A day out at the beach and swimming in the sea can sometimes be a painful affair, jellyfish are responsible for the most stings in the sea around the UK (although not dangerous) but they can be extremely painful. We’ve put together a simple summary on common stingers and what to do as recommended by the NHS.
Weever-fish are plain-looking fish that sometimes nestle in the sand, in water just a few centimetres deep. A weever-fish will raise a sharp spine on its back in self-defence if trodden on.
These types of puncture wounds can be prevented by wearing a beach shoe with a thick sole designed to withstand weaver fish spines. (see alder coral coral sole)
If trodden on, place the affected area in water as hot as you can stand (test the water first so as not to scald the person) for 30-90 minutes and seek medical attention immediately. Large spines can be removed using tweezers (never use bare hands) and the area cleaned with soap and water. Spines near tendons or joints should be treated in A&E. Simple painkillers can be given to relieve and pain.
If you are stung by a jellyfish, do not rub as this will cause the pain to increase. Lightly spray the area with sea water and apply a cold compress if available. Most stings are mild and don’t need medical attention but if or your child experience difficulty breathing or a large area has been stung then dial 999.
Any remaining tentacles should be removed using tweezers or a clean stick (wear gloves if they're available). Applying a heat pack to the affected area, or immersing it in hot water helps to reduce pain and inflammation.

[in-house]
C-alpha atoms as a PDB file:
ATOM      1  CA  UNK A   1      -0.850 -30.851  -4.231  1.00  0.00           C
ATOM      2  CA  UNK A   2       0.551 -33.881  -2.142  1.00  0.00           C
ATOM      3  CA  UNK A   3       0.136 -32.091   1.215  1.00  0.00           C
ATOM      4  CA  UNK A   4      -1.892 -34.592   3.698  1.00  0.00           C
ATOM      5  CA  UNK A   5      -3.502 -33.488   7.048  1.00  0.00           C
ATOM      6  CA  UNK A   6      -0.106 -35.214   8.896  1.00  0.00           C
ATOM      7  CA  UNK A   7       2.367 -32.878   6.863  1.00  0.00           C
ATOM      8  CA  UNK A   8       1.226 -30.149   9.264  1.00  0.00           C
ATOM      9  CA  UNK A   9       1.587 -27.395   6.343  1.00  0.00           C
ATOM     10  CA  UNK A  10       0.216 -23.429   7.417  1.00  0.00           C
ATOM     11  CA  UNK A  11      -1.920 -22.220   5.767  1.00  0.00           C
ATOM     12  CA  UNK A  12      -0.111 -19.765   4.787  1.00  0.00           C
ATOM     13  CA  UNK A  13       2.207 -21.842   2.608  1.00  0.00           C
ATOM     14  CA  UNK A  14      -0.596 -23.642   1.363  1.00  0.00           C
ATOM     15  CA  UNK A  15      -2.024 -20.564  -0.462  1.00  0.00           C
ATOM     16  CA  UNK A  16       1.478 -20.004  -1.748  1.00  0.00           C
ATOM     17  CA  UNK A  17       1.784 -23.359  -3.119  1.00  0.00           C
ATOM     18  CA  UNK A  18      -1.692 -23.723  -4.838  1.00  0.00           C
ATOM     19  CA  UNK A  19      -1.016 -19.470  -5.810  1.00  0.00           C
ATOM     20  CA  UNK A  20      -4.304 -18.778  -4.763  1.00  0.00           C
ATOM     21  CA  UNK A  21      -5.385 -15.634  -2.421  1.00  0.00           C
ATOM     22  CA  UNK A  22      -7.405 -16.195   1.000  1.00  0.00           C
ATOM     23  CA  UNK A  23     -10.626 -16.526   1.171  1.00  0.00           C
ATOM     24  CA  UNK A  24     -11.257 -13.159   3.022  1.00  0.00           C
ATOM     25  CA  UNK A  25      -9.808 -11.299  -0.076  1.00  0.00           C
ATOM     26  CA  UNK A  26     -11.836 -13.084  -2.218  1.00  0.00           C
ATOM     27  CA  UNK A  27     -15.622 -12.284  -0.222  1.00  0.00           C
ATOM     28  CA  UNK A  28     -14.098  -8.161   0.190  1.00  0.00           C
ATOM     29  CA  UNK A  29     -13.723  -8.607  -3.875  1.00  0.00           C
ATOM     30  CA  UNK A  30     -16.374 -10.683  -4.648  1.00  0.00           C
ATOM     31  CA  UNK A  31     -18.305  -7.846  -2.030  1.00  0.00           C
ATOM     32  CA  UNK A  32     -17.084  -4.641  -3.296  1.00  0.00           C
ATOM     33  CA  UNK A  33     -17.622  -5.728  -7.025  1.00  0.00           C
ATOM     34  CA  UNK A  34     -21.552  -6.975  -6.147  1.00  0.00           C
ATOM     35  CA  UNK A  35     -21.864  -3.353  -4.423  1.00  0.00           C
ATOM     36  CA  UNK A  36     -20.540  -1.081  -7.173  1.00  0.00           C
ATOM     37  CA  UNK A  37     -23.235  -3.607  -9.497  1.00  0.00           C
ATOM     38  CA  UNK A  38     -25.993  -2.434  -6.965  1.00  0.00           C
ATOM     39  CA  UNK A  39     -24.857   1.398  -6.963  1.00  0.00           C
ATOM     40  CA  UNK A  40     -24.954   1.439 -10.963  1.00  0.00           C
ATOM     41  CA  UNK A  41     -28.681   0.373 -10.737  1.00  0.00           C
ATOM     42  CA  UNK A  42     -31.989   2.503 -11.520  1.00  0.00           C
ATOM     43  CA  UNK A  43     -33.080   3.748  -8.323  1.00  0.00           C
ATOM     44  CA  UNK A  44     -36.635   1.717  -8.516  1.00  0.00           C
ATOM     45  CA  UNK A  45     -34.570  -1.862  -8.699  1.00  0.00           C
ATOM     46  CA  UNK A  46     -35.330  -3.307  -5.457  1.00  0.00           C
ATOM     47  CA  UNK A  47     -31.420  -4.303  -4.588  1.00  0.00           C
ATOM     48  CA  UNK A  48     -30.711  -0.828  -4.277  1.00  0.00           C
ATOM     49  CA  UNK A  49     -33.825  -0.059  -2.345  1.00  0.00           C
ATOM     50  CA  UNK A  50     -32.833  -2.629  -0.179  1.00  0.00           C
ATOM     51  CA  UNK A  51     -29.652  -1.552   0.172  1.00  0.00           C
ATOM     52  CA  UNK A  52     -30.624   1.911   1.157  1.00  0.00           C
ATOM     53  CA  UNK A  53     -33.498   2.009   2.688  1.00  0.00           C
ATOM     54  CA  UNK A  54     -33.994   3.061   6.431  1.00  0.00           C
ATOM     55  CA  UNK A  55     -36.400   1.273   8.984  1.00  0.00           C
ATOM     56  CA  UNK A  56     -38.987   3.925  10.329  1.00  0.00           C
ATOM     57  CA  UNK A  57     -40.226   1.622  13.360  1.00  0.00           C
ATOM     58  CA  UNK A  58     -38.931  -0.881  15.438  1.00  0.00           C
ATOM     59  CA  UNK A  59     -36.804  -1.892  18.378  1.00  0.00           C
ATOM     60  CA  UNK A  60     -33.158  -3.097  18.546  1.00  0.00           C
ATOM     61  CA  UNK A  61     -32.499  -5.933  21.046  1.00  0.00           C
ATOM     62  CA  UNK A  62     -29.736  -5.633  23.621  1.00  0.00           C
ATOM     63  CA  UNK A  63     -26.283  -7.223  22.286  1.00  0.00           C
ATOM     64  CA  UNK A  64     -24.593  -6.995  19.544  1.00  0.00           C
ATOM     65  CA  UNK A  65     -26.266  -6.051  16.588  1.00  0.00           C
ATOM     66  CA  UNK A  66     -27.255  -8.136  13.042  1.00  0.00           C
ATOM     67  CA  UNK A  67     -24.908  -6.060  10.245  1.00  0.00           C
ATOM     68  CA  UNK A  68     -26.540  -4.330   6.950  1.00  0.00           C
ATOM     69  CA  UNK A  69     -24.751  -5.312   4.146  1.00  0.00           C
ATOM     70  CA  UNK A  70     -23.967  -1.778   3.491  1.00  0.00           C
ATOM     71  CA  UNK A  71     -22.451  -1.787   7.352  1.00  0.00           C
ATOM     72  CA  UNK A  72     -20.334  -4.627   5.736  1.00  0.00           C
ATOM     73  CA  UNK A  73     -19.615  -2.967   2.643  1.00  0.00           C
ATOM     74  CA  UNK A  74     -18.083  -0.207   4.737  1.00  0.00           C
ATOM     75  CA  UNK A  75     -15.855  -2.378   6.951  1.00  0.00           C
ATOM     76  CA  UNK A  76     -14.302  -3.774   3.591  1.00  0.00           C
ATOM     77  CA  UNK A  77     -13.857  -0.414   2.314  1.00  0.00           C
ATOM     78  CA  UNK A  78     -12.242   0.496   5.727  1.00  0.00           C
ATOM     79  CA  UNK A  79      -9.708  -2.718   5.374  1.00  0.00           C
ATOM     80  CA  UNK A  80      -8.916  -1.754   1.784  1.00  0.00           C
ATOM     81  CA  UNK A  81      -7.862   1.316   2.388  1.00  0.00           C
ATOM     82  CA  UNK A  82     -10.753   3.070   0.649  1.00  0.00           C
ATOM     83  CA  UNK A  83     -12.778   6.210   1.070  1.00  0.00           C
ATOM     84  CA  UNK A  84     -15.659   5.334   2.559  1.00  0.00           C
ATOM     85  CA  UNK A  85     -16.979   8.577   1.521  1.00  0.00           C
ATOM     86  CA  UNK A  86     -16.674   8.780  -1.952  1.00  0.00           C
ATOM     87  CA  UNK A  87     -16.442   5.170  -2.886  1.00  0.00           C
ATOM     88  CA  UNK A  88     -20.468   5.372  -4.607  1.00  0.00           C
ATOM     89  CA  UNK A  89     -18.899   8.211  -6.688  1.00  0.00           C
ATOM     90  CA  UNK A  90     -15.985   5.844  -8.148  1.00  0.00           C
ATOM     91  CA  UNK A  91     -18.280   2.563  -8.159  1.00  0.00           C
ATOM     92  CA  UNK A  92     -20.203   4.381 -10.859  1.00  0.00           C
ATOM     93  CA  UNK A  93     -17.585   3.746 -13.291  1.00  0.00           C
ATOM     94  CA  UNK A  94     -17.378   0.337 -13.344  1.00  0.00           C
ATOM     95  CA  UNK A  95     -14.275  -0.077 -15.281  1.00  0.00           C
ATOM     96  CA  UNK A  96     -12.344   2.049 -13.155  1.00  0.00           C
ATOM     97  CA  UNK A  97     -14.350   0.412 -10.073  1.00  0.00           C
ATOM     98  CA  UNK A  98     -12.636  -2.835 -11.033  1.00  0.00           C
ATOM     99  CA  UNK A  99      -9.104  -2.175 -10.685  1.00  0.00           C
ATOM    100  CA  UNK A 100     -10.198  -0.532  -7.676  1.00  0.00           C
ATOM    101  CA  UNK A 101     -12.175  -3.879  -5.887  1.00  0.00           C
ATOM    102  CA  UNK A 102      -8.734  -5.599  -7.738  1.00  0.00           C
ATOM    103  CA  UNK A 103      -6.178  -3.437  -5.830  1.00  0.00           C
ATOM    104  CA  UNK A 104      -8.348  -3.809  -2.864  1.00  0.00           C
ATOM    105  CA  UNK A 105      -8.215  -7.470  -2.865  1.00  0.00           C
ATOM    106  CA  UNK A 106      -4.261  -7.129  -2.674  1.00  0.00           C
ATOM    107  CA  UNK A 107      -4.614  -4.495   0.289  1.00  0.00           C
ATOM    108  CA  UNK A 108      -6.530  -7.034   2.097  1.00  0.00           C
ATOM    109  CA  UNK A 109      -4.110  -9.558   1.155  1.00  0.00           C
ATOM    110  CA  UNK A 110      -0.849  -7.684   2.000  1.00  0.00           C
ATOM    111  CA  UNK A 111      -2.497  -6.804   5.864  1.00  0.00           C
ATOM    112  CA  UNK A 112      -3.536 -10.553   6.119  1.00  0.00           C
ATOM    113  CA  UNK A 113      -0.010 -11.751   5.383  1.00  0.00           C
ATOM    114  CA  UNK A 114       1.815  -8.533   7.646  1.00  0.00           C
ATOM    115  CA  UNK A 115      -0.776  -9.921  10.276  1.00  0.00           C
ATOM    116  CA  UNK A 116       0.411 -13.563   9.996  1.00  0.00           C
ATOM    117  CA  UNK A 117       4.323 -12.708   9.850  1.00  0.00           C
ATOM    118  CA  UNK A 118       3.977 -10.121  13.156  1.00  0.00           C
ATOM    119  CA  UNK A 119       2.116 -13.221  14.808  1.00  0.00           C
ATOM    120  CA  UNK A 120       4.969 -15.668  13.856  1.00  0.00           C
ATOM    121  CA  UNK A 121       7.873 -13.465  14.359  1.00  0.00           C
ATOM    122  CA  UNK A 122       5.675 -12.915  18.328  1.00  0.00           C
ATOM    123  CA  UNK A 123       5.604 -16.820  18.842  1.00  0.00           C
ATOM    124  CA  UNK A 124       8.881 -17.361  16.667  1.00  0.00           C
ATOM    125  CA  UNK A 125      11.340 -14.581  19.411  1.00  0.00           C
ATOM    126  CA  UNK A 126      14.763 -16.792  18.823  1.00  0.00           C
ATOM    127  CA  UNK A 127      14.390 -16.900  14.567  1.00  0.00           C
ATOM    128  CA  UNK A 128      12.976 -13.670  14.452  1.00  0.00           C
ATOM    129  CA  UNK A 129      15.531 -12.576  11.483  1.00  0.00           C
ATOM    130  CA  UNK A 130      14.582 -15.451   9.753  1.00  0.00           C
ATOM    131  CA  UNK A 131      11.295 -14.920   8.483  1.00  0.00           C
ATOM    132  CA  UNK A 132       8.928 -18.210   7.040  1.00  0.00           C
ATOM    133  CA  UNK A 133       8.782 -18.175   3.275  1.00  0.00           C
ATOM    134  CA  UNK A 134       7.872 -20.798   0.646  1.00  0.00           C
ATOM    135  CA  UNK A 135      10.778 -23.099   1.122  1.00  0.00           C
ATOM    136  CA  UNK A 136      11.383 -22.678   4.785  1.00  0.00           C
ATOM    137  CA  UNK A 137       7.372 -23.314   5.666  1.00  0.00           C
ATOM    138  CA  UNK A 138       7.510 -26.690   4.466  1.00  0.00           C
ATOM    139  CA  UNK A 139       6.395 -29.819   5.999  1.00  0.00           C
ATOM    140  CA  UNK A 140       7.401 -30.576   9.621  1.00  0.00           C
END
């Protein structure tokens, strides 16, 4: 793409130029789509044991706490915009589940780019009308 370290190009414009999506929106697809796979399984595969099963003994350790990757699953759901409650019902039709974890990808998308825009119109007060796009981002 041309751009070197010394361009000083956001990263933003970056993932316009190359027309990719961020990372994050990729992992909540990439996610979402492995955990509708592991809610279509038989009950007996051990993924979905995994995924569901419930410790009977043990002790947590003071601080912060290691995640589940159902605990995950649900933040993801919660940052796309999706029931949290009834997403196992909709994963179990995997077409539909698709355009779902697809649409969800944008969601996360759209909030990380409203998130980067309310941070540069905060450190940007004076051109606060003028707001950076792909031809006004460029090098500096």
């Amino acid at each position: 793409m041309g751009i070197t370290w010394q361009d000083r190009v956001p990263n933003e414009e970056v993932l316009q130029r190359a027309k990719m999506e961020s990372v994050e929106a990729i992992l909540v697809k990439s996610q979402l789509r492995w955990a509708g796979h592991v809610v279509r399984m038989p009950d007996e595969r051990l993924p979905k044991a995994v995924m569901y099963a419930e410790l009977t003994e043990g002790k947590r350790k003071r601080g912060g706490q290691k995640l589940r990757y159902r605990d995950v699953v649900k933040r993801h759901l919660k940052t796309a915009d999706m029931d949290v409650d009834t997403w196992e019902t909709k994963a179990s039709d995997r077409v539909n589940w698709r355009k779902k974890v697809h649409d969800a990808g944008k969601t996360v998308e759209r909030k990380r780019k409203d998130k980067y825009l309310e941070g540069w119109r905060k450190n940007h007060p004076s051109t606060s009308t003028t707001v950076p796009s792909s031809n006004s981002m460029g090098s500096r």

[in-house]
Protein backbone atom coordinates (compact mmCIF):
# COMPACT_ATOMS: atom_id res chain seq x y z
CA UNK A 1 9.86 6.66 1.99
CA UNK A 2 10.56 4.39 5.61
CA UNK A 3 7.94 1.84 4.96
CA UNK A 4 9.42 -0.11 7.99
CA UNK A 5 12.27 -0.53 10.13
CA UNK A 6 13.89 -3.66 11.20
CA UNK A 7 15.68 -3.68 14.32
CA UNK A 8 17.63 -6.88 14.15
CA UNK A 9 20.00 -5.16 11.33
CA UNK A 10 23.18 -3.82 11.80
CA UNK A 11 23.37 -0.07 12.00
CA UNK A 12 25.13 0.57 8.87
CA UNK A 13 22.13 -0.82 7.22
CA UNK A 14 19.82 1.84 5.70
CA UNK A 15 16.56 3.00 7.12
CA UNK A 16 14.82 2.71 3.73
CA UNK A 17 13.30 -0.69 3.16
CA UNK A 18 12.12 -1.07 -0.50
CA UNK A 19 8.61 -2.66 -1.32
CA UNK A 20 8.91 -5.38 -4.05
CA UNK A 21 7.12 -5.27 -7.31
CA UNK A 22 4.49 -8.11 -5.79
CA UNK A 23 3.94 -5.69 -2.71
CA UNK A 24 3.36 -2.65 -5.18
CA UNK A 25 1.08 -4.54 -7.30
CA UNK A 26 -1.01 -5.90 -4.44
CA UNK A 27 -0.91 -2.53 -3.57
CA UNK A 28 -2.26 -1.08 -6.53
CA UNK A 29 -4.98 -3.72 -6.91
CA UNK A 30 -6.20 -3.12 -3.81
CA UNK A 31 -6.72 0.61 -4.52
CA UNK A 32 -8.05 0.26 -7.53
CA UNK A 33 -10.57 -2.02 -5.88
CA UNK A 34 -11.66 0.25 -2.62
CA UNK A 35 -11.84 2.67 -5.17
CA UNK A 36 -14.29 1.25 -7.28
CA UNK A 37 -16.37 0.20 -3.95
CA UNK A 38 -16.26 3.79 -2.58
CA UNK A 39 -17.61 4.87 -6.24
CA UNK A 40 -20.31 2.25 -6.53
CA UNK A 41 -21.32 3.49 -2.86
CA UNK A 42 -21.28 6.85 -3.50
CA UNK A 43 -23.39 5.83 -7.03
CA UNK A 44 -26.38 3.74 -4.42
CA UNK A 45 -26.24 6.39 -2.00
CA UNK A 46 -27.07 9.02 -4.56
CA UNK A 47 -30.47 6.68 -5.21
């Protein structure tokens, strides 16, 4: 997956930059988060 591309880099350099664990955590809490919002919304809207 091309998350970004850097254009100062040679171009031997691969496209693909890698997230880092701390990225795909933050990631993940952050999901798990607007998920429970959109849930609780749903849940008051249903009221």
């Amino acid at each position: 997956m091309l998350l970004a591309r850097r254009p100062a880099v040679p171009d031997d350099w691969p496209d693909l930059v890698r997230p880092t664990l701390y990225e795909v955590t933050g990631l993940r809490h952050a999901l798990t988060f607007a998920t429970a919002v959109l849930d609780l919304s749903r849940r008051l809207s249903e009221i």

Ignore any advice you may have heard (That episode from Friends!) about urinating on the sting. It's unlikely to help.
After a jellyfish sting, any pain and swelling can be treated with painkillers, such as paracetamol and ibuprofen.
If you spot a jellyfish, you can report it to the MCS at www.mcsuk.org.
Sea Urchins are similar to weaver-fish in that the stings are puncture wounds from the spines. If there are signs that you or someone you're with has had a severe allergic reaction (anaphylaxis), dial 999 immediately.
Immerse the affected area in hot water (as hot as can be tolerated) for 30-90 minutes. Again, be careful not to burn your skin. Any large spines should be carefully removed from the wound using tweezers. The small venomous organs (pedicellariae) can be removed by using a razor blade to gently scrape them out. It may help to apply a small amount of shaving foam to the area first.
Scrub the wound using soap and water, and then rinse it with fresh water. Don't close the wound with tape. Pain and swelling can be treated with painkillers, such as paracetamol and ibuprofen.
If the skin is red and badly inflamed, a topical antibiotic cream or ointment should be applied three times a day.
If you are stung by a stingray alert a lifeguard and dial 999 to request an ambulance. There's no antidote to stingray venom, but the pain caused by a sting can be relieved by:
- immersing the affected area in hot water (as hot as can be tolerated) for 30-90 minutes
- pain-numbing medication or local anaesthetic
- pain-relieving medication given directly through a vein
Once the wound has been cleaned and the sting is removed (if necessary), the doctor will be able to look for further damage. You may need a tetanus booster if it's more than five years since your last tetanus injection.
After being stung by a stingray, you'll usually be given antibiotics, as there's a high risk of the wound being contaminated by bacteria in the sting and the seawater, which could lead to an infection.
We would always recommend children and adults wear re-inforced beach shoes whenever playing in the sea, not only preventing painful stings from weaver-fish but also protecting feet from broken glass and sharp stones. We particulary like the robust Alder Coral Soul Beach Shoes at £7.99. They have a really thick sole and feel secure on the feet.
References: NHS – Jelly Fish and other sea creatures stings
RNLI – In the Surf – Your guide to surfsport safety
Tess Bradshaw Little Surfers Google +